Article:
How to manage a proper multi-author WordPress blog. Latest version of Edit Flow makes the list of recommended tools. Interestingly, at the top of the list is a team blog, P2 in fact, for authors and editors to discuss ideas, share links, etc. Now, if only that were embedded within the admin too…
Lead by the ever entrepreneurial Will Davis, the Bangor Daily News made a complete switch to WordPress.
The challenge: Handling story pitches from dozens of contributors, and understanding where those pitches overlap with each other and existing coverage. If you could map information, you could build an interface for editors to see this in terms of spacial distance.
Via Max Cutler although I think Joey Baker gets the original spot props.
Edit Flow v0.6: Custom editorial metadata and the story budget. After a couple months of solid work, we’ve released a new version of Edit Flow. In addition to a variety of bug fixes and a rewritten calendar, the significant new features are:
- Editorial metadata – Completely customizable way to easily keep track of contact information, word count requirements, due date, etc. within the post.
- Story budget – Understand your upcoming content in the traditional story budget view. Even includes a print button and styles so it’s easy to take to that meeting.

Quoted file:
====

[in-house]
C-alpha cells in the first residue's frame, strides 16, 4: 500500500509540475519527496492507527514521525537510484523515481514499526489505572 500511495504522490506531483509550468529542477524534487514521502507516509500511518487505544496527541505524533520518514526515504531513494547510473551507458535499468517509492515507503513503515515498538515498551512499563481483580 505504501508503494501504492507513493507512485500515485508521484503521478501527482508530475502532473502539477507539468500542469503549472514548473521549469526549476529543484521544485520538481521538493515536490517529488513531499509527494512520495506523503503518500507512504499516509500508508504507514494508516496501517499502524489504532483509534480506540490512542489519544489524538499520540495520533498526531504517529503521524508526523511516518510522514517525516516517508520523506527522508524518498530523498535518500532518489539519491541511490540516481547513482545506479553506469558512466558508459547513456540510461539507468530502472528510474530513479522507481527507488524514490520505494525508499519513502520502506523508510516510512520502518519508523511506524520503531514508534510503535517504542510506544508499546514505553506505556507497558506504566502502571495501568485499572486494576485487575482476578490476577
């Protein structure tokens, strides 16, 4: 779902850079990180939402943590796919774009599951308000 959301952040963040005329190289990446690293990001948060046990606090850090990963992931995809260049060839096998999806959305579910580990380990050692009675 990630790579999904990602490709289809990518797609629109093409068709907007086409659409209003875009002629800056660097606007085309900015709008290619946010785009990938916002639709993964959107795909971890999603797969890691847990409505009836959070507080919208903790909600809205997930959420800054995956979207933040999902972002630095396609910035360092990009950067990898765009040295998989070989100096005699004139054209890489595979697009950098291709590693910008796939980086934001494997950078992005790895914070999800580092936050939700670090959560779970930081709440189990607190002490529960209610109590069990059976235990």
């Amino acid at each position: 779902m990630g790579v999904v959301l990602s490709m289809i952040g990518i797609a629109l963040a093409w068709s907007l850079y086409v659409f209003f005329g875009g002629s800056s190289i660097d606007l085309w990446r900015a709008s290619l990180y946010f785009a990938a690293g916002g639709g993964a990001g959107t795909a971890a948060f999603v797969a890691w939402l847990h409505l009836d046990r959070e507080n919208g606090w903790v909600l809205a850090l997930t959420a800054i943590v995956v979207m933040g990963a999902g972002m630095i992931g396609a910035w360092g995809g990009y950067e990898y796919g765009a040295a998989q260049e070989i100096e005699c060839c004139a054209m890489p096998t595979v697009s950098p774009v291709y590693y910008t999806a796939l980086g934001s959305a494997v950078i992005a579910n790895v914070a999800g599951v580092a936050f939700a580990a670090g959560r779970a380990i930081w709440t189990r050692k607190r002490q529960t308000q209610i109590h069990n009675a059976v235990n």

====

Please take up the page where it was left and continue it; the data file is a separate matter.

Late Wednesday night, well technically the first thing on my birthday Thursday, we tagged Edit Flow v0.5.1. It’s a maintenance release fwithor things like backwards compatibility with WordPress 2.9.x, no email notifications for posts with status “auto-draft”, and having the editorial calendar follow normal WordPress user capabilities for editing posts (fixing this). It also means we’re going to start work on v0.6: support for custom post types, a more powerful editorial calendar, and custom post tasks a bit like Basecamp.
After a bit of a hiatus, we finally tagged the 0.5 release of Edit Flow this past weekend. The most significant new feature is a slick editorial calendar designed by Andrew Spittle, implemented by Joe Boydston, and nitpicked by me. Functionally, it allows you to… Continue reading →
David Wolman and Marshall Kirkpatrick (@marshallk) led the conversation for the last panel this afternoon. Informational interviews are a key part of finding stories, David says. He consumes a lot of coffee, talks with people about what they’re working on, and then also asks about… Continue reading →
maxcutler: 3 journo devs and 6 hours to work. Please give us project ideas! Tomorrow with @danielbachhuber and @davidestes The question isn’t what are we going to build, but really what aren’t we going to build? Open Assignment Desk The Open Assignment Desk (formerly known… Continue reading →